As the name implies, the Siberian husky is a real cold weather dog, and nothing that the worst of the British weather throws at them can phase them! Like certain other dogs of the spitz type that hail from colder climates, everything about the Siberian husky is designed to help them to thrive at freezing temperatures with few resources and an inhospitable wind whirling around them!
Some of these same traits that make the husky such a good fit for life in cold places are things that can be among the main inconveniences of owning the breed in a domestic setting too-such as their propensity to blow their coats and shed hair prolifically over a short period of time a couple of times a year. This, like many of the other main traits of the breed can all be explained when you measure them up against life in their home climate.
In this article, we will share seven traits of the Siberian husky that demonstrate why they are so well designed for cold weather. Read on to learn more.
The first thing that most people notice about huskies-after they have gotten over their wolfish appearance-is the fact that their coats are so very thick, to the point that you can get your fingers right down to the skin and will be unable to pull them through all the hair with ease!
The coat is composed of a soft, short undercoat that traps heat next to the skin, covered by a longer layer of guard hairs that stop the wind from biting through to the skin, and means that snow and water just run right off them, without penetrating the lower undercoat.
This allows the husky to keep warm whatever the weather, because they have a very economical method of maintaining their core temperature.
You will become all too aware of just how much fur is on your husky the first time they go through a major shed, which is also known as blowing the coat. In the UK, this usually happens twice a year as the seasons change in spring and autumn, in order for them to stay comfortable through the different seasons.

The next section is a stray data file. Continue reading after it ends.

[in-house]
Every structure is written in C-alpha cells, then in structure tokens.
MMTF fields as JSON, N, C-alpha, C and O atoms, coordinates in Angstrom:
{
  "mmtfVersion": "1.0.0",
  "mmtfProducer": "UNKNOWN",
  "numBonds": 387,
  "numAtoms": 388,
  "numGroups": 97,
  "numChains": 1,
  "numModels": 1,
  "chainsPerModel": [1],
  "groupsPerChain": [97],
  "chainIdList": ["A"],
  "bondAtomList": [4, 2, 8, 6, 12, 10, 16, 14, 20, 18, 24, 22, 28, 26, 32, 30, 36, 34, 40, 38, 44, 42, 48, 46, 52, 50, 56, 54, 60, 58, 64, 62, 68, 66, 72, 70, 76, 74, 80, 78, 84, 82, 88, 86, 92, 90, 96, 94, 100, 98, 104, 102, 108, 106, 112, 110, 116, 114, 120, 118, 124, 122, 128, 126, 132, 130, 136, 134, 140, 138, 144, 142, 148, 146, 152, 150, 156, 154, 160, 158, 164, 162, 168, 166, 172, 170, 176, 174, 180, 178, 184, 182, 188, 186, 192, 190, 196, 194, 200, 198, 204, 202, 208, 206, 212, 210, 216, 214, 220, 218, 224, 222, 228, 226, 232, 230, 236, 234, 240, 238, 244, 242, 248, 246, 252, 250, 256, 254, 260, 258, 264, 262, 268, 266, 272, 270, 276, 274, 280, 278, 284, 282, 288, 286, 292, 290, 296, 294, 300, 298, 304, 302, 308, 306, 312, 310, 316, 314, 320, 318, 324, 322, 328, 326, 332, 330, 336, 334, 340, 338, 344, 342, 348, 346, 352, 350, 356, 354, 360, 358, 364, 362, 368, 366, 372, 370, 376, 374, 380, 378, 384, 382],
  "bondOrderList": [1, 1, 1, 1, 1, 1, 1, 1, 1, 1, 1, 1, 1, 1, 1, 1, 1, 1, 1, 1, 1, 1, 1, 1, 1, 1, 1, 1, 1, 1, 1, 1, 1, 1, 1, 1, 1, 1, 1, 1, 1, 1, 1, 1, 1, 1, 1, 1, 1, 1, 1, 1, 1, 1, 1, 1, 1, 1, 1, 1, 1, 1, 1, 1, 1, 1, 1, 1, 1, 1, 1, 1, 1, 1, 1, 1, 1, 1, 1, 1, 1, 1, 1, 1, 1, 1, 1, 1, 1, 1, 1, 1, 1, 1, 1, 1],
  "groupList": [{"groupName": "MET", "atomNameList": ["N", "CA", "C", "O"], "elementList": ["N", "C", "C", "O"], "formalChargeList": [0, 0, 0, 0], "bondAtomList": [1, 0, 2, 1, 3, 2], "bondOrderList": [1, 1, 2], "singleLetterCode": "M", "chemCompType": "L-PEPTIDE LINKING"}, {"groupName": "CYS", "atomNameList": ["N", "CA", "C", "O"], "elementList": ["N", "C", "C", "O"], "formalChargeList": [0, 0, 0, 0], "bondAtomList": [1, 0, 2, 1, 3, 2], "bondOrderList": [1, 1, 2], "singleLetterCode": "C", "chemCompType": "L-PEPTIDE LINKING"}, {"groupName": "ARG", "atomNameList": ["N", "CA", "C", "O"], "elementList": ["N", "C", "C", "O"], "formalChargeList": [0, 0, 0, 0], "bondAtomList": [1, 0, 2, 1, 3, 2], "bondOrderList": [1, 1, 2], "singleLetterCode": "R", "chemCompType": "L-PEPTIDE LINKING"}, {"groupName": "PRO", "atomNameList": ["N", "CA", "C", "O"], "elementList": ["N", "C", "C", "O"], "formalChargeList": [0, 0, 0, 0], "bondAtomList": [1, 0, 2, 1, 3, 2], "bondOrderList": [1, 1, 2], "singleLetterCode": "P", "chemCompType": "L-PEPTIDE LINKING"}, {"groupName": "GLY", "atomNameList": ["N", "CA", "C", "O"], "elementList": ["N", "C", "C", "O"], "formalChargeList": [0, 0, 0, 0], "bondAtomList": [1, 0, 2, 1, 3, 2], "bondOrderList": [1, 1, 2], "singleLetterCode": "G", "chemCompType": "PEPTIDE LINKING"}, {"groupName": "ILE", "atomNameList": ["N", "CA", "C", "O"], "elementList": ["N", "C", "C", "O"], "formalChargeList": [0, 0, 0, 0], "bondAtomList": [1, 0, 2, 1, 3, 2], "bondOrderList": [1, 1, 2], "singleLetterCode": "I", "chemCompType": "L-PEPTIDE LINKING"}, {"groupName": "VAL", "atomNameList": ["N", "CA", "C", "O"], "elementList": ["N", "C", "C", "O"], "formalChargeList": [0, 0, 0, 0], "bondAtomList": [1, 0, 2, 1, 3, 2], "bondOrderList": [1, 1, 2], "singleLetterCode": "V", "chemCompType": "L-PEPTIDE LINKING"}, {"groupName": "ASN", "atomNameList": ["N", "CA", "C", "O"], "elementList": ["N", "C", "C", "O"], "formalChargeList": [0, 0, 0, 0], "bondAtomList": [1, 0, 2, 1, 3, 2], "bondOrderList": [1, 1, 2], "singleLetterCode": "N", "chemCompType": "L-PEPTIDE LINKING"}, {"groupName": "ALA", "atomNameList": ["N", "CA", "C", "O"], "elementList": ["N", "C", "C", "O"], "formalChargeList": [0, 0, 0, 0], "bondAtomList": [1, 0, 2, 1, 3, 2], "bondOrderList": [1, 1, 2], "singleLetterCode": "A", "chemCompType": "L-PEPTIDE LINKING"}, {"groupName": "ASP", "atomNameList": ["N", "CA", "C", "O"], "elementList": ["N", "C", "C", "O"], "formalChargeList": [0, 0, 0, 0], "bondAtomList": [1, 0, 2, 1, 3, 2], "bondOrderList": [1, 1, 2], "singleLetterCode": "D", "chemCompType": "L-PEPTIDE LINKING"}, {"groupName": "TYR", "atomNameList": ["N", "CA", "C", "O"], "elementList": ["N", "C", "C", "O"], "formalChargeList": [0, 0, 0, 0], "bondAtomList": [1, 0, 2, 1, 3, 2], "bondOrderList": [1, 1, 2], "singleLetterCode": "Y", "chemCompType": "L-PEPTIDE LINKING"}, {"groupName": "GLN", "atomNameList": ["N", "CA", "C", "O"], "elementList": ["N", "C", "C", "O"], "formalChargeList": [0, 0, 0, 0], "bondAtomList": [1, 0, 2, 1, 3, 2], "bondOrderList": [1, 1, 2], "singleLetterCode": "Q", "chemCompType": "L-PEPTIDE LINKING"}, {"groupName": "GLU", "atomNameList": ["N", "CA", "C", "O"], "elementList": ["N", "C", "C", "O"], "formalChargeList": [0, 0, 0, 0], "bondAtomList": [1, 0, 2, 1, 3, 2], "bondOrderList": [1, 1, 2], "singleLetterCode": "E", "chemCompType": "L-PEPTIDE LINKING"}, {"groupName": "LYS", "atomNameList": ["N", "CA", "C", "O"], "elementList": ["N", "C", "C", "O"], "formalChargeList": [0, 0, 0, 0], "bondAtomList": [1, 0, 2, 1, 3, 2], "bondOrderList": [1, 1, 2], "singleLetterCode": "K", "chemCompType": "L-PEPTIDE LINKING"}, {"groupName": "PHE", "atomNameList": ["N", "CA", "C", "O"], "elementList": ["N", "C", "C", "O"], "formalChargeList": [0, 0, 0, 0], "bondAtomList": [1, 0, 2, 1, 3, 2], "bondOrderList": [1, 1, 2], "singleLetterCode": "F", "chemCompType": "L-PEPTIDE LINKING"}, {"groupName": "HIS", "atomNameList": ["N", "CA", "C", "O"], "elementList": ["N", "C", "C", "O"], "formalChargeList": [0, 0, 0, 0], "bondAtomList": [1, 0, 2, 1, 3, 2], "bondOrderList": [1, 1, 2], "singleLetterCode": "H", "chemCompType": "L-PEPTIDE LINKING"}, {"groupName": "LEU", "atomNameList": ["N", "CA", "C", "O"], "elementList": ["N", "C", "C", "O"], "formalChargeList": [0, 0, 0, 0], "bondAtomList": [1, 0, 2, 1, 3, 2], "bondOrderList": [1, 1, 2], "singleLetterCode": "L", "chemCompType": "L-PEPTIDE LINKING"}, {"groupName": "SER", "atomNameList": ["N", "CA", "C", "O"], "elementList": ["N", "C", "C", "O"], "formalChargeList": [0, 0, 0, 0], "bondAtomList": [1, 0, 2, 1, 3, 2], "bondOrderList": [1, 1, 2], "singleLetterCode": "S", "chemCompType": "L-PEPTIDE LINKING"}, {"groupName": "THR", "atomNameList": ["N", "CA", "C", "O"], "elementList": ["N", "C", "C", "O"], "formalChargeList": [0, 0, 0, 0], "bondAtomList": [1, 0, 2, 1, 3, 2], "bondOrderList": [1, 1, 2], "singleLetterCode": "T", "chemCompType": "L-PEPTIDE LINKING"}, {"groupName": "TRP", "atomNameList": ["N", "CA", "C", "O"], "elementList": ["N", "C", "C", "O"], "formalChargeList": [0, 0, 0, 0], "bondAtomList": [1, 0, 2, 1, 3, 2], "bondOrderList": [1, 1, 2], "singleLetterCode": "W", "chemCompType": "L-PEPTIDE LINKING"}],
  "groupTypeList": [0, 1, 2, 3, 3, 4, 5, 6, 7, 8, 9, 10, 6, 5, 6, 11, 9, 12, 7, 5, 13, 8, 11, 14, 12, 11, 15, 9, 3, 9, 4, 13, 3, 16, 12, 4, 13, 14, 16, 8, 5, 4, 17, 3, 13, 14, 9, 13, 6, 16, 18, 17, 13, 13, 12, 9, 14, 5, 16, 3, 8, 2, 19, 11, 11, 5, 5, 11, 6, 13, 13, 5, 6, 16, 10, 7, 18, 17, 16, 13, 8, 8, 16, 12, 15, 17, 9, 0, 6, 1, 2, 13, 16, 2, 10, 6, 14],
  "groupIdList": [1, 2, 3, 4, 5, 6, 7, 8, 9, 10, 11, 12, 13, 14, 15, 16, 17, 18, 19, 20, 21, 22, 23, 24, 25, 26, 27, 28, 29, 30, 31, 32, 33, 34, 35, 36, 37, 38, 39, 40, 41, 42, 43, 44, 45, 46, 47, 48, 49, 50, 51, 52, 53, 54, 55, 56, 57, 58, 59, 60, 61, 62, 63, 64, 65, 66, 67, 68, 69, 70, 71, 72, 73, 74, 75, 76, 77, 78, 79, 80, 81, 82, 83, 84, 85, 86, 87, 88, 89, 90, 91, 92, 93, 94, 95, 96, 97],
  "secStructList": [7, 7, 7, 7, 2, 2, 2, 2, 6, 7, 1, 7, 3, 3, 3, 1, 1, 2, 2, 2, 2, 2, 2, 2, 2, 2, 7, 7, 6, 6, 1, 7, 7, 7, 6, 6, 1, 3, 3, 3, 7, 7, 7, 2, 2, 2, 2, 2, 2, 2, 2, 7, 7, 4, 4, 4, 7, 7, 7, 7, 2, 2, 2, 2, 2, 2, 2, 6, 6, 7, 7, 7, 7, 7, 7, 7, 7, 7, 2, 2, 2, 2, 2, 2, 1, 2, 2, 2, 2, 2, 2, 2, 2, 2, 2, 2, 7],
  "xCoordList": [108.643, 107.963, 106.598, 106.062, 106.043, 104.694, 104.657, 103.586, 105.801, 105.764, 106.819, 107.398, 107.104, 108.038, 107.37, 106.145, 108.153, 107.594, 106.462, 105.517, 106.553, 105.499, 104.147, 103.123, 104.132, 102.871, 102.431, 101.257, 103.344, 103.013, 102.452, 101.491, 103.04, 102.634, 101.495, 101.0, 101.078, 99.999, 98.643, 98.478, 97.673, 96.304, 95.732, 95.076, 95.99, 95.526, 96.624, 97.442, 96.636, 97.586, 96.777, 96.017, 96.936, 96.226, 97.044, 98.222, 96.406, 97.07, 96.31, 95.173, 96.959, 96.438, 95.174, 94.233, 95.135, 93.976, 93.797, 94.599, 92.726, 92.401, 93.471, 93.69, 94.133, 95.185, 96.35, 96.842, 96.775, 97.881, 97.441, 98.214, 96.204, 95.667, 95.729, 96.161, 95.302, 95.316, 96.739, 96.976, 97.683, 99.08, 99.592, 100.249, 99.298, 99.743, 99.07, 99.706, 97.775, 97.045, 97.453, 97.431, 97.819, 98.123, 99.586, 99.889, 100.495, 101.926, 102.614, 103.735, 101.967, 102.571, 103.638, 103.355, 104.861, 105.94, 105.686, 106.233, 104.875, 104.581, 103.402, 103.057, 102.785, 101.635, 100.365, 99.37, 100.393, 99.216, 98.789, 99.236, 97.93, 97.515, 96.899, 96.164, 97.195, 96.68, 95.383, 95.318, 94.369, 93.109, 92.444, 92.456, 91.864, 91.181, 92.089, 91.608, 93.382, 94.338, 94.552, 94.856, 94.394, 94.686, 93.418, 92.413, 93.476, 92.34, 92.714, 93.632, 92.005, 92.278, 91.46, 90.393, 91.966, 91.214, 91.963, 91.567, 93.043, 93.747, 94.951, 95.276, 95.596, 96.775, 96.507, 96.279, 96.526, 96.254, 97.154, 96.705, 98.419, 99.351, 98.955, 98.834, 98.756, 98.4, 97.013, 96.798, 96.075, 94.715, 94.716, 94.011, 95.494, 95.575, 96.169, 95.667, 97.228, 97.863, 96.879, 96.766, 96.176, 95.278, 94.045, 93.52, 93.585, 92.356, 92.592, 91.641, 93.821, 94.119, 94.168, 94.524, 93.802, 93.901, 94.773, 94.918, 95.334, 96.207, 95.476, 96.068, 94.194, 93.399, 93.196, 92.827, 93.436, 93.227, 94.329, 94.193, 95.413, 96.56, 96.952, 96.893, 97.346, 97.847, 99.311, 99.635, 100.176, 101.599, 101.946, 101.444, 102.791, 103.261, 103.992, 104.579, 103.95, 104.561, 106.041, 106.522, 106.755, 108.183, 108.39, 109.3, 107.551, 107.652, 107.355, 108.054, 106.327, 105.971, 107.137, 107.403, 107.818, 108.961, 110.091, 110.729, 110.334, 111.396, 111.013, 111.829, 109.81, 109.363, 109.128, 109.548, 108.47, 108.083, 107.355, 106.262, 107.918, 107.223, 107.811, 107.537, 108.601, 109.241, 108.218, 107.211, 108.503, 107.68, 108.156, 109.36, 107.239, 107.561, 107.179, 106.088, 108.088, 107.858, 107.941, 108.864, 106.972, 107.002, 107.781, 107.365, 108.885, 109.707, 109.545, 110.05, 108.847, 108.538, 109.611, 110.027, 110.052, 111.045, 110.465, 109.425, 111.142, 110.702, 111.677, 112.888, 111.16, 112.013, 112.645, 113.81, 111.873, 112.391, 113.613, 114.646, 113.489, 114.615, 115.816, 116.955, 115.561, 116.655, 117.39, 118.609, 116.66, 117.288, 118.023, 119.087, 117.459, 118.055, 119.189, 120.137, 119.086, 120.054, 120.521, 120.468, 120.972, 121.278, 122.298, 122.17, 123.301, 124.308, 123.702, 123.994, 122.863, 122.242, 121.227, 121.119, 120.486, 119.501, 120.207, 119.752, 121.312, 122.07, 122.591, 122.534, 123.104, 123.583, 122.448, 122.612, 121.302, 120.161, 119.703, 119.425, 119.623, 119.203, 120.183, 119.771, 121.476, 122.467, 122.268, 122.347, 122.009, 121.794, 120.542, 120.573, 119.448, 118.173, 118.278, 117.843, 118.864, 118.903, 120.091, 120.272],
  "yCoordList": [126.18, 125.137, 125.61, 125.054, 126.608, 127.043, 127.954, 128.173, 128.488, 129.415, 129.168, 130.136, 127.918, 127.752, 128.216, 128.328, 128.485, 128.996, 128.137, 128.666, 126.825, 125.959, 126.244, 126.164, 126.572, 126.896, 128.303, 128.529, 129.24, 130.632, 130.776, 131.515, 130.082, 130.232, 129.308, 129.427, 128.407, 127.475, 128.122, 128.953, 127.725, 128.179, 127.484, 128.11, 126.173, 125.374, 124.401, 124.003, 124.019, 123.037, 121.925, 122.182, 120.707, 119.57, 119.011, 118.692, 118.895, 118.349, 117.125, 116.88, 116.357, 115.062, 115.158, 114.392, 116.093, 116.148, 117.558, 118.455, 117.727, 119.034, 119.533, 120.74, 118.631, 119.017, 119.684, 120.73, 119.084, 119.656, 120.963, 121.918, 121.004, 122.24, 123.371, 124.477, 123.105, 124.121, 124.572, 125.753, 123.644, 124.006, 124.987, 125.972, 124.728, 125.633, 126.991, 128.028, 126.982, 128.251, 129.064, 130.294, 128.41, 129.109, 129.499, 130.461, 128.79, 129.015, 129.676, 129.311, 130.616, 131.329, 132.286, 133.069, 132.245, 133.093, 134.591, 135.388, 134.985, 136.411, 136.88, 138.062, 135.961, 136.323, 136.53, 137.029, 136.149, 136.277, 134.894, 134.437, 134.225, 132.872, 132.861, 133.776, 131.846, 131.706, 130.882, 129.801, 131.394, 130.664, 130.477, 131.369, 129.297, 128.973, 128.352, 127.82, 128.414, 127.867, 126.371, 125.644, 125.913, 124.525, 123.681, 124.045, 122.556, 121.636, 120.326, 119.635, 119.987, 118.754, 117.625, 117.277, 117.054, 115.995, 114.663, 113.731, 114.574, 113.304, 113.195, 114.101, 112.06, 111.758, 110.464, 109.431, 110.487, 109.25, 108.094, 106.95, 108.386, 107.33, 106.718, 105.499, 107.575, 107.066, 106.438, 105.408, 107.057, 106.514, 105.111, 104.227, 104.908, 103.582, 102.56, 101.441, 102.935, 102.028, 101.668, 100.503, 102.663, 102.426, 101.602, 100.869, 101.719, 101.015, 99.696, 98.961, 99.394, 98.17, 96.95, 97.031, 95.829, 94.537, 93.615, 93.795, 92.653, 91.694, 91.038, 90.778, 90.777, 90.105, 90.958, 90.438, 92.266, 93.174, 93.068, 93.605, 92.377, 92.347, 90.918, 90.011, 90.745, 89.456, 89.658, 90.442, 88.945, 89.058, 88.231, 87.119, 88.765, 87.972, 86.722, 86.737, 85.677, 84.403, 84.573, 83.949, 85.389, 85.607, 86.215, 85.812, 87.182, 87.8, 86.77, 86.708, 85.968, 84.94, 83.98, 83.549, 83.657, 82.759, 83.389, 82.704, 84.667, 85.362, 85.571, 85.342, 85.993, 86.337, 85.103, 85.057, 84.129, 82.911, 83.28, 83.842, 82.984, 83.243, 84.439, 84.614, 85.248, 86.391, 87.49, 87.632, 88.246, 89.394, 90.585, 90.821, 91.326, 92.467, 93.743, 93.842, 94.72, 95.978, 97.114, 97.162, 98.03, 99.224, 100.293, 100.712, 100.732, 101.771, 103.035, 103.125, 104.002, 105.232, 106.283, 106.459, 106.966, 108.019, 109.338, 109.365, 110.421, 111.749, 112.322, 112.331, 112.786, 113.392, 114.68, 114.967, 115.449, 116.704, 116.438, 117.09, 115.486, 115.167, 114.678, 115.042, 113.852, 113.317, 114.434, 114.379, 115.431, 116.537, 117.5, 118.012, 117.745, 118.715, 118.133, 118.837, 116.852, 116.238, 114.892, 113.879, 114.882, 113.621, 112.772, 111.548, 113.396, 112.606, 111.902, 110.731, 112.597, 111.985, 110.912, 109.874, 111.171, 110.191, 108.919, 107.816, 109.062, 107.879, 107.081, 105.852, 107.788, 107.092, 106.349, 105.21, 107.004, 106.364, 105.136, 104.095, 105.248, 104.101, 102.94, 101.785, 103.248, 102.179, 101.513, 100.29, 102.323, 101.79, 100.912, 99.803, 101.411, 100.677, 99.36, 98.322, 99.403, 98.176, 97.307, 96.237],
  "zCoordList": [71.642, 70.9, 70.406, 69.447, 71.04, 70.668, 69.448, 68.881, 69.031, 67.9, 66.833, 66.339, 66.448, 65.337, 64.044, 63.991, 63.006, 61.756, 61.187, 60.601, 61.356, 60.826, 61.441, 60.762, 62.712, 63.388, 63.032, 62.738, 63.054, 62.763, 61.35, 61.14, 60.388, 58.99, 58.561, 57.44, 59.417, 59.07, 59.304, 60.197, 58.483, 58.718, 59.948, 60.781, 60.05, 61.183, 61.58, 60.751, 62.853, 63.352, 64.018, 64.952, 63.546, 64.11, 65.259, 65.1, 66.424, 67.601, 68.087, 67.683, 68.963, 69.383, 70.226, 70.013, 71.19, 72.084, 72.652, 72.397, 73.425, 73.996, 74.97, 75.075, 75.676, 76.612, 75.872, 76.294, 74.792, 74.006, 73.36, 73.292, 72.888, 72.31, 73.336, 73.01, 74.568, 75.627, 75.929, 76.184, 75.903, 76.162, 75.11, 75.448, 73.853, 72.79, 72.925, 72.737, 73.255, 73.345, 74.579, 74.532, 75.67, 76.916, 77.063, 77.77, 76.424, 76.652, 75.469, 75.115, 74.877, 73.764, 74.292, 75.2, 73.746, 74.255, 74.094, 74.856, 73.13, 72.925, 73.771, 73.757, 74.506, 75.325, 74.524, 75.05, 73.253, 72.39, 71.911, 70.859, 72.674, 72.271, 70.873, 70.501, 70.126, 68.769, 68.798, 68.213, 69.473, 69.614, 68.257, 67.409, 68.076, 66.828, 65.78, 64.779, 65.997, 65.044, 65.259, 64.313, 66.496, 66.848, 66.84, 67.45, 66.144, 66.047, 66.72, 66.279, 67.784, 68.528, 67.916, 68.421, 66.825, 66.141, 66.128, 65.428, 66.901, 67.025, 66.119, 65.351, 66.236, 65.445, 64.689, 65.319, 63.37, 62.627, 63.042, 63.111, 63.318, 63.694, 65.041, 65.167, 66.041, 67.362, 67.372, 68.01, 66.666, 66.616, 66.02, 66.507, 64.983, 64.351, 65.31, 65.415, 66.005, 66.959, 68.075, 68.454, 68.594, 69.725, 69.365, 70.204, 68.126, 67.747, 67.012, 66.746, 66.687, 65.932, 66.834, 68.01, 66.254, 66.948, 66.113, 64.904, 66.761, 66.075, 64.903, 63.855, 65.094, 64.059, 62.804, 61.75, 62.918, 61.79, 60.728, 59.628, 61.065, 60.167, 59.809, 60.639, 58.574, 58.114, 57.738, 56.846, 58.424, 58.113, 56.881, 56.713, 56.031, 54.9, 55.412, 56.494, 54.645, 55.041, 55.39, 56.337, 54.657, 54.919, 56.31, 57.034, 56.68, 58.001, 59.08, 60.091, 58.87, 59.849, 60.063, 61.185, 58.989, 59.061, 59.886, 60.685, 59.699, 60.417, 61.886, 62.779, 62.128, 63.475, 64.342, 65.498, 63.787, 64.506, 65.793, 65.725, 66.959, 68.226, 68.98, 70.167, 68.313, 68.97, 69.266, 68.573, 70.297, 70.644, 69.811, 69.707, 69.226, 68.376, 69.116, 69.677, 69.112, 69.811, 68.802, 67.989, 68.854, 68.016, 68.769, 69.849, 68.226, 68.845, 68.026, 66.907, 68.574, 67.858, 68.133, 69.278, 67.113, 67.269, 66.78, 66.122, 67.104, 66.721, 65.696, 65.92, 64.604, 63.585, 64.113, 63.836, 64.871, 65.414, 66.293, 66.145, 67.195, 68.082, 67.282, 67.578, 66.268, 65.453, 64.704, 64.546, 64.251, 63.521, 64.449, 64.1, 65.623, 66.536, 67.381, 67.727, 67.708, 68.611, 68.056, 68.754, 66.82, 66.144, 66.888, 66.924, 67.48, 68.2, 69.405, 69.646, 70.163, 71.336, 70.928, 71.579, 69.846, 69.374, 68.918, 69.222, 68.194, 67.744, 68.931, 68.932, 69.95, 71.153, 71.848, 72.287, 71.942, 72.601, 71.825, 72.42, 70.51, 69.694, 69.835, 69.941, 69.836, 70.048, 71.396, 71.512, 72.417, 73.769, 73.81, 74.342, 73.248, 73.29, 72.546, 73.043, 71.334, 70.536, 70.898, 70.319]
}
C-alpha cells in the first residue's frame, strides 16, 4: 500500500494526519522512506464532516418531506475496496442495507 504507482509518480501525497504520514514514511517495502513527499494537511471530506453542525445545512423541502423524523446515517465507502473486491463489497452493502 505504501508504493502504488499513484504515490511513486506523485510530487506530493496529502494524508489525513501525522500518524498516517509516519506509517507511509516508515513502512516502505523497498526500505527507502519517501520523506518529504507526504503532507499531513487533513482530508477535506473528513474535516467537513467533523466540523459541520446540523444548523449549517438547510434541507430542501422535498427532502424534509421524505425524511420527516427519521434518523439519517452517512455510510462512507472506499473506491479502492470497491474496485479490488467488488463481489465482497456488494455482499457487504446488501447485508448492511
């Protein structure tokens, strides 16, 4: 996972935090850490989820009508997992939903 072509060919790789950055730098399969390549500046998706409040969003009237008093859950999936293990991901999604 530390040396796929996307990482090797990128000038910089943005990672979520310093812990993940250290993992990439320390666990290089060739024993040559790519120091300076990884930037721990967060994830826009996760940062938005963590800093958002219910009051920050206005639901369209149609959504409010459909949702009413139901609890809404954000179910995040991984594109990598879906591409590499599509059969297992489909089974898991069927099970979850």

In the colder climates that the husky evolved to suit, the warmer weeks of the year are usually short and over quickly. This means that the breed’s propensity to shed a lot in a short space of time, and end up in the right coat for the season, makes them highly adaptable to managing in different climates.
Like most dogs of the spitz type, the husky has almond shaped rather than round eyes, with thick, long eyelashes. The shape of their eyes makes it easier for them to keep their eyes squinted for hours at a time during a snow storm, and the lashes around them work to catch snowflakes and freezing rain, to stop them from getting into the dog’s eyes.
Huskies are designed for sledding and endurance running on surfaces such as snow and ice, and they can get up a good lick of speed on such surfaces too! This is assisted by the shape and design of their paws, which are wide enough to spread the dog’s weight evenly so that they do not sink into snow, and they also have a lot of hair between their toes and footpads to keep their feet from freezing.
The curved, erect tail is one of the most telling indications of dogs of the spitz type, and this exact design evolved for a very good reason! You may have seen cats sleeping with their noses tucked into their tails, and you will often spot the husky sleeping in much the same way, as this long, fluffy curved tail helps to keep their noses warm, and warm up the air that they inhale when sleeping in the cold.
The ears of the husky are actually slightly on the small size when compared with the dog’s other proportions, and they are also very thick with fur on the inside. The smaller size of their ears makes them easier to keep warm in biting wind, and the thick fur inside of them protects the delicate ear canal from snow, ice and other weather conditions.
Like all dogs, the Siberian husky tends to be fairly undiscerning when it comes to food, and they will be as opportunistic about begging and scavenging as the next dog! However, like for like the Siberian husky is actually quite economical to feed when compared to other dogs of a similar size, and they can get a lot of energy out of a relatively low amount of calories.
This means that when they are sledding and running all day, they can do so on a full stomach and not have to stop for lunch in order to keep them from flagging!